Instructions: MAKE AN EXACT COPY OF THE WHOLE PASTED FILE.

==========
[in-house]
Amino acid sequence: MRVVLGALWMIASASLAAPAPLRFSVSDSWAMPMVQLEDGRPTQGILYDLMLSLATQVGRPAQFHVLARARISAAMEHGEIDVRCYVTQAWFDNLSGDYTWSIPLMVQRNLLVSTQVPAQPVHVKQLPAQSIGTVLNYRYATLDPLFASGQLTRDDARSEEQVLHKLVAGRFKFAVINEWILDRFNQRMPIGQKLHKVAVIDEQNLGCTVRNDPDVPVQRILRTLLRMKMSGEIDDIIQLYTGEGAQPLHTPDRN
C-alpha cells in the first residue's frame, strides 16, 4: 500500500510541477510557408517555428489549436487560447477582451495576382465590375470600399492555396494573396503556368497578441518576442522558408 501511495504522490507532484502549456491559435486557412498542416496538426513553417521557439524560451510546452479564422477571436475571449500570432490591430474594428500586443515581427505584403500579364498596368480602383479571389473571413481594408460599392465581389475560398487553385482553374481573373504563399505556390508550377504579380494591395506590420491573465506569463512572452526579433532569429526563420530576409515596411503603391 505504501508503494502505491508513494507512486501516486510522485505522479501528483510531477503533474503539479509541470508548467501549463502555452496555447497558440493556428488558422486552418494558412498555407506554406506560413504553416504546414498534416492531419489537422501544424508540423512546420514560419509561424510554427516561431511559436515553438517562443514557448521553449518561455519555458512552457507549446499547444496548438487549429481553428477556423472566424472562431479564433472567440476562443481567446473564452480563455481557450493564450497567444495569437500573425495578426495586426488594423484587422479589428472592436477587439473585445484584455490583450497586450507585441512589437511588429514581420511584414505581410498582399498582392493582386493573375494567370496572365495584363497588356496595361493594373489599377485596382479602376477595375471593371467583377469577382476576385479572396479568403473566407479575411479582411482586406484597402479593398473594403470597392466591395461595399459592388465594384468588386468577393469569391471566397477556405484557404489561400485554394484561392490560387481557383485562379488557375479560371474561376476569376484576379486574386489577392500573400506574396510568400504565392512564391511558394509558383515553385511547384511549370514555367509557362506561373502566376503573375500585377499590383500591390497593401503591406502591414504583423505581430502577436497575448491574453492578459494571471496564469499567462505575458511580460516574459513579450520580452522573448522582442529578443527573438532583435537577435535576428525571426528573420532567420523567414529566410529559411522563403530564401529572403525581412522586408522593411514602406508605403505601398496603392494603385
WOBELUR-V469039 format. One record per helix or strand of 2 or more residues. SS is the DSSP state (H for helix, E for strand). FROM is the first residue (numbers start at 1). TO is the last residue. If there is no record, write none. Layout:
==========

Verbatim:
[in-house]
Amino acid sequence: MRVVLGALWMIASASLAAPAPLRFSVSDSWAMPMVQLEDGRPTQGILYDLMLSLATQVGRPAQFHVLARARISAAMEHGEIDVRCYVTQAWFDNLSGDYTWSIPLMVQRNLLVSTQVPAQPVHVKQLPAQSIGTVLNYRYATLDPLFASGQLTRDDARSEEQVLHKLVAGRFKFAVINEWILDRFNQRMPIGQKLHKVAVIDEQNLGCTVRNDPDVPVQRILRTLLRMKMSGEIDDIIQLYTGEGAQPLHTPDRN
C-alpha cells in the first residue's frame, strides 16, 4: 500500500510541477510557408517555428489549436487560447477582451495576382465590375470600399492555396494573396503556368497578441518576442522558408 501511495504522490507532484502549456491559435486557412498542416496538426513553417521557439524560451510546452479564422477571436475571449500570432490591430474594428500586443515581427505584403500579364498596368480602383479571389473571413481594408460599392465581389475560398487553385482553374481573373504563399505556390508550377504579380494591395506590420491573465506569463512572452526579433532569429526563420530576409515596411503603391 505504501508503494502505491508513494507512486501516486510522485505522479501528483510531477503533474503539479509541470508548467501549463502555452496555447497558440493556428488558422486552418494558412498555407506554406506560413504553416504546414498534416492531419489537422501544424508540423512546420514560419509561424510554427516561431511559436515553438517562443514557448521553449518561455519555458512552457507549446499547444496548438487549429481553428477556423472566424472562431479564433472567440476562443481567446473564452480563455481557450493564450497567444495569437500573425495578426495586426488594423484587422479589428472592436477587439473585445484584455490583450497586450507585441512589437511588429514581420511584414505581410498582399498582392493582386493573375494567370496572365495584363497588356496595361493594373489599377485596382479602376477595375471593371467583377469577382476576385479572396479568403473566407479575411479582411482586406484597402479593398473594403470597392466591395461595399459592388465594384468588386468577393469569391471566397477556405484557404489561400485554394484561392490560387481557383485562379488557375479560371474561376476569376484576379486574386489577392500573400506574396510568400504565392512564391511558394509558383515553385511547384511549370514555367509557362506561373502566376503573375500585377499590383500591390497593401503591406502591414504583423505581430502577436497575448491574453492578459494571471496564469499567462505575458511580460516574459513579450520580452522573448522582442529578443527573438532583435537577435535576428525571426528573420532567420523567414529566410529559411522563403530564401529572403525581412522586408522593411514602406508605403505601398496603392494603385
WOBELUR-V469039 format. One record per helix or strand of 2 or more residues. SS is the DSSP state (H for helix, E for strand). FROM is the first residue (numbers start at 1). TO is the last residue. If there is no record, write none. Layout: